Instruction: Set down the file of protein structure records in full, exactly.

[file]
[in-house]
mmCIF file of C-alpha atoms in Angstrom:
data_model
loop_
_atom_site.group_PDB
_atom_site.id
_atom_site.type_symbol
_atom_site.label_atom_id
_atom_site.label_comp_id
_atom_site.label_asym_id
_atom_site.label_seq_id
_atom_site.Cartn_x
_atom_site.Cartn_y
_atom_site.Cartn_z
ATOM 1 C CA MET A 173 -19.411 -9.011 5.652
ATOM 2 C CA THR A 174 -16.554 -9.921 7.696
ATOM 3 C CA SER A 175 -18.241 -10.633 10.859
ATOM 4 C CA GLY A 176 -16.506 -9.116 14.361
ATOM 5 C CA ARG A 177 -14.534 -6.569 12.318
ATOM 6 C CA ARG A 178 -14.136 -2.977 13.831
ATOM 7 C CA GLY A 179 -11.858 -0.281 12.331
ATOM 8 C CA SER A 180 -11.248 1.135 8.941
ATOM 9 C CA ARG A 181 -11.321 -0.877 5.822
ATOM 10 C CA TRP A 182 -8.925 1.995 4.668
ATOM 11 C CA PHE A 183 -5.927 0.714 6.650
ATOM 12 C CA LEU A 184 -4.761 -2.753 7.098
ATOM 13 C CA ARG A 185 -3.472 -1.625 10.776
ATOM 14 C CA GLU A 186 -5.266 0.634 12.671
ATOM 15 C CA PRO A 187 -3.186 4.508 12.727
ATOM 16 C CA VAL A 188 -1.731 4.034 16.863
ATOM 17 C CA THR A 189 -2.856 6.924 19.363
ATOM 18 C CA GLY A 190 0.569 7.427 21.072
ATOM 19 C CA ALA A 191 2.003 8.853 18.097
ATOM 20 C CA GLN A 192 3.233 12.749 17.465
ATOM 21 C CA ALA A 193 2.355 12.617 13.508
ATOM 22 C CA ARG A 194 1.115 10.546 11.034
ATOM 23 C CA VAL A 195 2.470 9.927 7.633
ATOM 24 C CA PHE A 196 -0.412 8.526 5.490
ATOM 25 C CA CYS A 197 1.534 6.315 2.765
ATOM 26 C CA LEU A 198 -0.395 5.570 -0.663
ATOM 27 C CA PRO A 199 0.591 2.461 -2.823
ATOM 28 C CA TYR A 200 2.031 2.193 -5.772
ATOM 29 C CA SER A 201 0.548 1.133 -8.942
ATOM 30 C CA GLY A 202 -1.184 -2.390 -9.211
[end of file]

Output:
[in-house]
mmCIF file of C-alpha atoms in Angstrom:
data_model
loop_
_atom_site.group_PDB
_atom_site.id
_atom_site.type_symbol
_atom_site.label_atom_id
_atom_site.label_comp_id
_atom_site.label_asym_id
_atom_site.label_seq_id
_atom_site.Cartn_x
_atom_site.Cartn_y
_atom_site.Cartn_z
ATOM 1 C CA MET A 173 -19.411 -9.011 5.652
ATOM 2 C CA THR A 174 -16.554 -9.921 7.696
ATOM 3 C CA SER A 175 -18.241 -10.633 10.859
ATOM 4 C CA GLY A 176 -16.506 -9.116 14.361
ATOM 5 C CA ARG A 177 -14.534 -6.569 12.318
ATOM 6 C CA ARG A 178 -14.136 -2.977 13.831
ATOM 7 C CA GLY A 179 -11.858 -0.281 12.331
ATOM 8 C CA SER A 180 -11.248 1.135 8.941
ATOM 9 C CA ARG A 181 -11.321 -0.877 5.822
ATOM 10 C CA TRP A 182 -8.925 1.995 4.668
ATOM 11 C CA PHE A 183 -5.927 0.714 6.650
ATOM 12 C CA LEU A 184 -4.761 -2.753 7.098
ATOM 13 C CA ARG A 185 -3.472 -1.625 10.776
ATOM 14 C CA GLU A 186 -5.266 0.634 12.671
ATOM 15 C CA PRO A 187 -3.186 4.508 12.727
ATOM 16 C CA VAL A 188 -1.731 4.034 16.863
ATOM 17 C CA THR A 189 -2.856 6.924 19.363
ATOM 18 C CA GLY A 190 0.569 7.427 21.072
ATOM 19 C CA ALA A 191 2.003 8.853 18.097
ATOM 20 C CA GLN A 192 3.233 12.749 17.465
ATOM 21 C CA ALA A 193 2.355 12.617 13.508
ATOM 22 C CA ARG A 194 1.115 10.546 11.034
ATOM 23 C CA VAL A 195 2.470 9.927 7.633
ATOM 24 C CA PHE A 196 -0.412 8.526 5.490
ATOM 25 C CA CYS A 197 1.534 6.315 2.765
ATOM 26 C CA LEU A 198 -0.395 5.570 -0.663
ATOM 27 C CA PRO A 199 0.591 2.461 -2.823
ATOM 28 C CA TYR A 200 2.031 2.193 -5.772
ATOM 29 C CA SER A 201 0.548 1.133 -8.942
ATOM 30 C CA GLY A 202 -1.184 -2.390 -9.211